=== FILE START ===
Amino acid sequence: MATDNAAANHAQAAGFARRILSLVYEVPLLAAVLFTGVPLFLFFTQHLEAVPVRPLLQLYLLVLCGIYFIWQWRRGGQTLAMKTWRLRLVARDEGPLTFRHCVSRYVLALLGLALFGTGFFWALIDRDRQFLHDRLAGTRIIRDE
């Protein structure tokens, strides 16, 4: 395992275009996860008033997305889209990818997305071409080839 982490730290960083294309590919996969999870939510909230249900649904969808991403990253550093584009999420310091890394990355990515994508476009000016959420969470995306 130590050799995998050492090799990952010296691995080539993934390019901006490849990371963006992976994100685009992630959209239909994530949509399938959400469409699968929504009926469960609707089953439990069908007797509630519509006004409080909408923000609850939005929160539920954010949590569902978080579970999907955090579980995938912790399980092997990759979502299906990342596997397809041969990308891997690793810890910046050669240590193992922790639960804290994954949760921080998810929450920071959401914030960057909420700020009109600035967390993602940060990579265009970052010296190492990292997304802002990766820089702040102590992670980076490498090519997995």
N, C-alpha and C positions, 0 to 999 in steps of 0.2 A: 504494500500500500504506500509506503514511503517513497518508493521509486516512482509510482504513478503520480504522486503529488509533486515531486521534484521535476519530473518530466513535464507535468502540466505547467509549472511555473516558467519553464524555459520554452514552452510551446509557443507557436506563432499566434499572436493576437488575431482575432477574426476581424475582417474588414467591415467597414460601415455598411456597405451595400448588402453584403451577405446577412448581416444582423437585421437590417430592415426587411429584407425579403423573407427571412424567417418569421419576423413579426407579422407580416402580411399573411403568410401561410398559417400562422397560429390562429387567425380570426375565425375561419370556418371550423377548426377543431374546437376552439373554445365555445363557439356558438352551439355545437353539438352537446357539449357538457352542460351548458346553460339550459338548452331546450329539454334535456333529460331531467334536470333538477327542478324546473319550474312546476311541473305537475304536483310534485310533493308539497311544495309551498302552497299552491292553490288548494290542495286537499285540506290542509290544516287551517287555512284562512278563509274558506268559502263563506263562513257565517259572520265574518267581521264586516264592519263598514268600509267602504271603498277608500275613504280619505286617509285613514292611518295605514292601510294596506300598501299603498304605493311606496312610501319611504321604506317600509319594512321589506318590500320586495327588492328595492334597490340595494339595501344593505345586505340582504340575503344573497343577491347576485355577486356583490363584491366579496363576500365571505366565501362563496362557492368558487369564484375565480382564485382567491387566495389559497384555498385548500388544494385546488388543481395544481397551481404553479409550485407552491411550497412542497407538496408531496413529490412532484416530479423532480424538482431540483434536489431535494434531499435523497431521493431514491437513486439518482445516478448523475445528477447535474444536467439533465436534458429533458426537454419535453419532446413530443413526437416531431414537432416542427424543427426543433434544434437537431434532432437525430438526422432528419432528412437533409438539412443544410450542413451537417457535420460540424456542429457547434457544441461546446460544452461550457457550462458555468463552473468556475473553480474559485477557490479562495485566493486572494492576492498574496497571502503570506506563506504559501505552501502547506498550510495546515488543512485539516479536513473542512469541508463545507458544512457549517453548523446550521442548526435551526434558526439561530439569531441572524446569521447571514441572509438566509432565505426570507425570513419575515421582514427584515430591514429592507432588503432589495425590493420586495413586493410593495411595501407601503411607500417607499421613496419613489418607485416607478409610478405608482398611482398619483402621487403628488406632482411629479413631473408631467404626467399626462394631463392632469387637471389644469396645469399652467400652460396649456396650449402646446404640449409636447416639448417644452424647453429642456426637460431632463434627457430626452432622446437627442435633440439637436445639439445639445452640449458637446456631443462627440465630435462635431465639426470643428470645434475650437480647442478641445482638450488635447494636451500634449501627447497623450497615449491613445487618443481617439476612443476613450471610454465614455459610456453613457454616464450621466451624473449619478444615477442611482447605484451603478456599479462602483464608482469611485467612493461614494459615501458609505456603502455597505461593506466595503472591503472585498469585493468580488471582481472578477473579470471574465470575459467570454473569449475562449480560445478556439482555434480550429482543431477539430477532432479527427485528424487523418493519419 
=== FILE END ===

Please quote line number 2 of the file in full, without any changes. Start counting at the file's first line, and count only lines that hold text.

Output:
């Protein structure tokens, strides 16, 4: 395992275009996860008033997305889209990818997305071409080839 982490730290960083294309590919996969999870939510909230249900649904969808991403990253550093584009999420310091890394990355990515994508476009000016959420969470995306 130590050799995998050492090799990952010296691995080539993934390019901006490849990371963006992976994100685009992630959209239909994530949509399938959400469409699968929504009926469960609707089953439990069908007797509630519509006004409080909408923000609850939005929160539920954010949590569902978080579970999907955090579980995938912790399980092997990759979502299906990342596997397809041969990308891997690793810890910046050669240590193992922790639960804290994954949760921080998810929450920071959401914030960057909420700020009109600035967390993602940060990579265009970052010296190492990292997304802002990766820089702040102590992670980076490498090519997995």